The participants were girls enrolled in a longitudinal study on
smoking, mood, and its impact on bone and reproductive
health in adolescent girls (N = 264). Participants were primarily
White (62.1%) or Black (32.6%). The remaining 5.3% of the girls
were biracial or other race/ethnicities and were combined with
the Black group. Participants were recruited from an urban teen
health center and the surrounding community. Data for the
present study were from the first assessment, which took place
from December 2003 to October 2007. Girls were enrolled in
the study by age cohorts (11, 13, 15, and 17 years) based on the
cross-sequential design (Miyazaki & Raudenbush, 2000), and
an eligibility questionnaire based on five previously defined
levels of smoking experience ranging from “not even a puff”
to daily smoking. Smoking categories were based on modifica-
tions to the methods of Mayhew, Flay, and Mott (2000) and
consisted of (a) “Never-smoker,” defined as zero puffs of a
cigarette across the lifetime; (b) one puff to two cigarettes in
lifetime; (c) smoked 3–99 cigarettes or more than 100 but
none in the last 30 days; (d) smoked more than 100 cigarettes
in lifetime and 1–19 days of the last 30 days; and (e) smoked
more than 100 cigarettes and 20–30 days of the last 30 days.
Exclusion criteria were (a) pregnancy or breast feeding within
the past 6 months, (b) primary amenorrhea (>16 years) or sec-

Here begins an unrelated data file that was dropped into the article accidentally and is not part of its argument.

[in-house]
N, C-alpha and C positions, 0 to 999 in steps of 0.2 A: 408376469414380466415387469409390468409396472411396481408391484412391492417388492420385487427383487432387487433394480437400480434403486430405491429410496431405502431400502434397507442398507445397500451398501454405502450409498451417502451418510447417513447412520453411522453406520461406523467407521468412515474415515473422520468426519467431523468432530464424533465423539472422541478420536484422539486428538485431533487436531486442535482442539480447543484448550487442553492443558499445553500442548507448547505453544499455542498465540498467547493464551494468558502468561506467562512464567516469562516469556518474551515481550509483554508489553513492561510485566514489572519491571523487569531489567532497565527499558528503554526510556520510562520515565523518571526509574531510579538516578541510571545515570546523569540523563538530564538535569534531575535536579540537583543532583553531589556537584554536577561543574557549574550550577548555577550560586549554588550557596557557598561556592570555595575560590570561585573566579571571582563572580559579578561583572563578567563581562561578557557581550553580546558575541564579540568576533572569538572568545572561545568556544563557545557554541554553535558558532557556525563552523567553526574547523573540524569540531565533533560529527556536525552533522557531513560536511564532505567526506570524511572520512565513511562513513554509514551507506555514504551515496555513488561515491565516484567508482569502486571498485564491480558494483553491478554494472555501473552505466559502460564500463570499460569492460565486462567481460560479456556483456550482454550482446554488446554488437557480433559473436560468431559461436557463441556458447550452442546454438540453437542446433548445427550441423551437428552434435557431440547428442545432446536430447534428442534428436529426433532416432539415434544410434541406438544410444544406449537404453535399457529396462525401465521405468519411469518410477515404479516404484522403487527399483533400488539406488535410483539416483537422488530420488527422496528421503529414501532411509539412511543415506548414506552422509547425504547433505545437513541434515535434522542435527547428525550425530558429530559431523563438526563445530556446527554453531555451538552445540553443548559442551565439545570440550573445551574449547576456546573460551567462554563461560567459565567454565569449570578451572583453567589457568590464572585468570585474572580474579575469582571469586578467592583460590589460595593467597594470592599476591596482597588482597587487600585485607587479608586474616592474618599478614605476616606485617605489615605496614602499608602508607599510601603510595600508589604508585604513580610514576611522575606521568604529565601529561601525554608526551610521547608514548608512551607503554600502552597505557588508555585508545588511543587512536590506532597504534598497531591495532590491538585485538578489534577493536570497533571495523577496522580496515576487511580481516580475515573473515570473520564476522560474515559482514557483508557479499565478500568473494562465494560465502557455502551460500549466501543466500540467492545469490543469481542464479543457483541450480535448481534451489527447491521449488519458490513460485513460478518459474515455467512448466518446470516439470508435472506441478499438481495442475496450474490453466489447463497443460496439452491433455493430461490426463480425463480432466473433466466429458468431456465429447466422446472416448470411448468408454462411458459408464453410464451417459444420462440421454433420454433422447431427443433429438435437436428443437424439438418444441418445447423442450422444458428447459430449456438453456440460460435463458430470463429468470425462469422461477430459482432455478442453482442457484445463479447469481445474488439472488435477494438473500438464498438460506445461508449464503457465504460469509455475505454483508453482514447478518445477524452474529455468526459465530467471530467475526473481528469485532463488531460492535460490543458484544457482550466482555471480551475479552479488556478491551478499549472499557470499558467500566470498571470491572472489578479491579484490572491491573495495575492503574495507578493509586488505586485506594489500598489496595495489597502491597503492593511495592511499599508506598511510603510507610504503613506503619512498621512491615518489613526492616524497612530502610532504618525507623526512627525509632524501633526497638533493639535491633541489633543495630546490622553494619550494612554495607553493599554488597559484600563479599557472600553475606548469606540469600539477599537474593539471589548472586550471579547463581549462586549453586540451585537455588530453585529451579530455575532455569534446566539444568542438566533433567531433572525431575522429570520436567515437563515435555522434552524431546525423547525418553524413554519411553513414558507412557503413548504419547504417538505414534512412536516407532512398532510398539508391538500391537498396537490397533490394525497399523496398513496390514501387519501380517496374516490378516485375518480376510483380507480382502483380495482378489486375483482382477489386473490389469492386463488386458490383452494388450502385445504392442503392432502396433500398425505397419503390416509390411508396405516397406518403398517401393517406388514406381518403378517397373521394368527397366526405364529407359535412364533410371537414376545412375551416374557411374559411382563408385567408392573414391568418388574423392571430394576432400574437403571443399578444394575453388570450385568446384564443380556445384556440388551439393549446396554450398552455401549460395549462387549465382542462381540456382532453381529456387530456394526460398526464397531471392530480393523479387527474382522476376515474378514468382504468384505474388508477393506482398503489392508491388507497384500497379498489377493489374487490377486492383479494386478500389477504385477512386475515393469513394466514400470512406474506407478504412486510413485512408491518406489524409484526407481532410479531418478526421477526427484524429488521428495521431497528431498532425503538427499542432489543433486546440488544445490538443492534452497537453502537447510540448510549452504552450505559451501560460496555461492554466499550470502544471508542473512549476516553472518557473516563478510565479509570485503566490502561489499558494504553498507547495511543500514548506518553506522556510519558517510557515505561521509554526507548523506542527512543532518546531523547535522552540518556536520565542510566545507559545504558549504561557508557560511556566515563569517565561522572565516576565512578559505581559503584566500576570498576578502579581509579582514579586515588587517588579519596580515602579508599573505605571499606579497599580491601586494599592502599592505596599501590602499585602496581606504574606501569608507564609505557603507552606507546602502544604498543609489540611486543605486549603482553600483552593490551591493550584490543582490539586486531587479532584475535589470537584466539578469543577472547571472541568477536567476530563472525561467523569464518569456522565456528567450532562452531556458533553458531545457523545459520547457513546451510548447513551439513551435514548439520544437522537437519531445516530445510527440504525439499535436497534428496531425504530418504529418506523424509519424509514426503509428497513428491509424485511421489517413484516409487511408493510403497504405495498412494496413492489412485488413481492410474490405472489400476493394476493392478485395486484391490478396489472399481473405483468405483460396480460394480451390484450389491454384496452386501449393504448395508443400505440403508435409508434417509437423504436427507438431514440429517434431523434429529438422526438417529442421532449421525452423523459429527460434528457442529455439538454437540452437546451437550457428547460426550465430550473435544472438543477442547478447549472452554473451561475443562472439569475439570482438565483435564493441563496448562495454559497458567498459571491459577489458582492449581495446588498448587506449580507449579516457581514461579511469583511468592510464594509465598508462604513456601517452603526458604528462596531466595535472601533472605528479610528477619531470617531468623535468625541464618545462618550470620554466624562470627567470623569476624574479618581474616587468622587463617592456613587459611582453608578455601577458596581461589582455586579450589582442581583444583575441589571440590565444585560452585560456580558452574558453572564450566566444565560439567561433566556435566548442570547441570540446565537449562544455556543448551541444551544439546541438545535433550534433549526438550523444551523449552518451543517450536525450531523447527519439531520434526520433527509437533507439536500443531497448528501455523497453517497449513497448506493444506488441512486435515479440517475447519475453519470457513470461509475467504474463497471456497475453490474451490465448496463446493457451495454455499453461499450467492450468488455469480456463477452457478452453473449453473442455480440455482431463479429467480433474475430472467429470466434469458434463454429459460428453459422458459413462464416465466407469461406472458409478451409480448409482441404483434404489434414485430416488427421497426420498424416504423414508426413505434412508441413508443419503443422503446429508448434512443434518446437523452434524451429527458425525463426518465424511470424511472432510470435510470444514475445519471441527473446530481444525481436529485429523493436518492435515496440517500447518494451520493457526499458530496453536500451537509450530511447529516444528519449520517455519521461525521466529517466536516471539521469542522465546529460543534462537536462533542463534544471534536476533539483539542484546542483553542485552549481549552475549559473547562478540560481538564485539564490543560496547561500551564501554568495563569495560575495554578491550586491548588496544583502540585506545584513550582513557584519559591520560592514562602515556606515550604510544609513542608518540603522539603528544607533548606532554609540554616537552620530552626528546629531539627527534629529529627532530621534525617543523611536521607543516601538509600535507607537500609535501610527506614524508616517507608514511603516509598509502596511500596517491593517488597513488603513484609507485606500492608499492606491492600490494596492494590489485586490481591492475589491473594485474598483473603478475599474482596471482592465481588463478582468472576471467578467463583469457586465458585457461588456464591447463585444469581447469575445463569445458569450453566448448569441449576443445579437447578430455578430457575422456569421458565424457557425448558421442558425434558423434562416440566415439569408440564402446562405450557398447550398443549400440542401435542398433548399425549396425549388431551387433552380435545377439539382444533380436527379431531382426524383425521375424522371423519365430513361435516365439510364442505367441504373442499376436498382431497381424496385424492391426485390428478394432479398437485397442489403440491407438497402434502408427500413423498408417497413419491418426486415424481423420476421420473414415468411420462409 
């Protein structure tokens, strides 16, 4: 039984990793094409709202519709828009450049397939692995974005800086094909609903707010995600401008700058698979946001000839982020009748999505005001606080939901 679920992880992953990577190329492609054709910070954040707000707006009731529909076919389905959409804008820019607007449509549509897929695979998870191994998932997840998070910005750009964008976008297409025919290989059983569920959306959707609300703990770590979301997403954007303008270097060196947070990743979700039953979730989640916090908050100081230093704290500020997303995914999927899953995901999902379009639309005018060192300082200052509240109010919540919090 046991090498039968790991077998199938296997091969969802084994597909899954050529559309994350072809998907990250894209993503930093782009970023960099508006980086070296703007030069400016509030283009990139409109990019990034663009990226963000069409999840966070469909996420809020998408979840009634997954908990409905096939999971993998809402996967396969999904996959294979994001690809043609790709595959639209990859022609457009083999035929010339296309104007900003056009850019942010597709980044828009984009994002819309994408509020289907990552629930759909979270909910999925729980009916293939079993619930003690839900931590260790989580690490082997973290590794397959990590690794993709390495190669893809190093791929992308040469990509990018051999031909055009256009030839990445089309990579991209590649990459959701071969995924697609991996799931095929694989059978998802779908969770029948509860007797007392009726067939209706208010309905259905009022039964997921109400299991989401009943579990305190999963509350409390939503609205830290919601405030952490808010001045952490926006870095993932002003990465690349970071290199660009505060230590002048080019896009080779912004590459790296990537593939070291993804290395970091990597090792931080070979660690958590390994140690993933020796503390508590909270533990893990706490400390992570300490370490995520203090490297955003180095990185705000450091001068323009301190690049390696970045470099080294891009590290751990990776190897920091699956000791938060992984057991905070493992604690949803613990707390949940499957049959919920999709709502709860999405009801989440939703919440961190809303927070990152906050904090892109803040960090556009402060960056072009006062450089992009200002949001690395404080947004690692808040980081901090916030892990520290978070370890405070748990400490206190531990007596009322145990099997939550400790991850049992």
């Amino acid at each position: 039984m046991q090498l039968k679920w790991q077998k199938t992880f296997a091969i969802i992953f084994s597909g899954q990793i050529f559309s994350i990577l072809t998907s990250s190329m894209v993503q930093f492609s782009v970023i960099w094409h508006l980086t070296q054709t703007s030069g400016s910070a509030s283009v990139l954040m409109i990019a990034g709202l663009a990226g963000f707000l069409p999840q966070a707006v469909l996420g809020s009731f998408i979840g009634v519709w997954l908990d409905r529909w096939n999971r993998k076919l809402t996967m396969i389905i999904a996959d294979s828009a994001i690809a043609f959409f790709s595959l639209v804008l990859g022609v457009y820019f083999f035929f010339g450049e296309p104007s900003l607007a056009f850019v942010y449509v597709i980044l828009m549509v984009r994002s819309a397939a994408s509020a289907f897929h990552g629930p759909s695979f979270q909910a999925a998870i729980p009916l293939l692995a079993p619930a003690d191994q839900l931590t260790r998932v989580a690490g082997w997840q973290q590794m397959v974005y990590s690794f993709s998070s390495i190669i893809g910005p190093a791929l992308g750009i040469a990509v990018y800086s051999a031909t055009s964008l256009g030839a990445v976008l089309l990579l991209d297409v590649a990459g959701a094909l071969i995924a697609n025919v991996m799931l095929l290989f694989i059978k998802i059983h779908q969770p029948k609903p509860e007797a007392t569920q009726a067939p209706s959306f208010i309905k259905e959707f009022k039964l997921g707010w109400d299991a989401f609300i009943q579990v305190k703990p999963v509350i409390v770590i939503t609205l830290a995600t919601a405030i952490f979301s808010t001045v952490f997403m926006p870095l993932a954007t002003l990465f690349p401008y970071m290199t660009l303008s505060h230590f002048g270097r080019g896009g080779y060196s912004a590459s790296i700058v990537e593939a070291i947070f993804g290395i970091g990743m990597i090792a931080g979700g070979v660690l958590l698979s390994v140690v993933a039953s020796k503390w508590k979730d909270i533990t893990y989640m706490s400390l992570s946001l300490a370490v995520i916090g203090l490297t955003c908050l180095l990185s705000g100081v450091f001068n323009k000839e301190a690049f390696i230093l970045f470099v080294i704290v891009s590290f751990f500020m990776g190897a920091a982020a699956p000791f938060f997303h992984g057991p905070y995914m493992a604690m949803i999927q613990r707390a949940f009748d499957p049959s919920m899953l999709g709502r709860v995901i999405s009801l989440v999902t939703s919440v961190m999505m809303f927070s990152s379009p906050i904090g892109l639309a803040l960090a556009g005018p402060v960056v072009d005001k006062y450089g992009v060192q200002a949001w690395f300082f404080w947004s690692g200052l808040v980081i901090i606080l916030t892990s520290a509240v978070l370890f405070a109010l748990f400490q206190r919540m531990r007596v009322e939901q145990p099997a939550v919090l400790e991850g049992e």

ondary amenorrhea (<6 cycles/year), (c) body mass index less
than the first percentile or body weight greater than 300
pounds, (d) medication/medical disorder influencing bone
health, and (e) psychological disabilities impairing compre-
hension or compliance. This study received approval from the
hospital’s institutional review board.
Participants came to an urban children’s hospital for study
visits. After consent and assent were obtained, the parent was
directed to a separate room to complete questionnaires. The
adolescent then had a physical examination, during which time,
a standardized interview was conducted focusing on menstrual
history. Other procedures followed but were not the focus of
this paper. The protocol also included the Diagnostic Interview
Schedule for Children, which assessed cigarette use.
Age at menarche (in years and months) was obtained through
a clinician interview with the adolescent. Early, on-time, and
late timing groups were created based on the sample distribu-
tion of age at menarche within White and Black racial groups
in this study. Plus and minus 1 SD away from the mean is typ-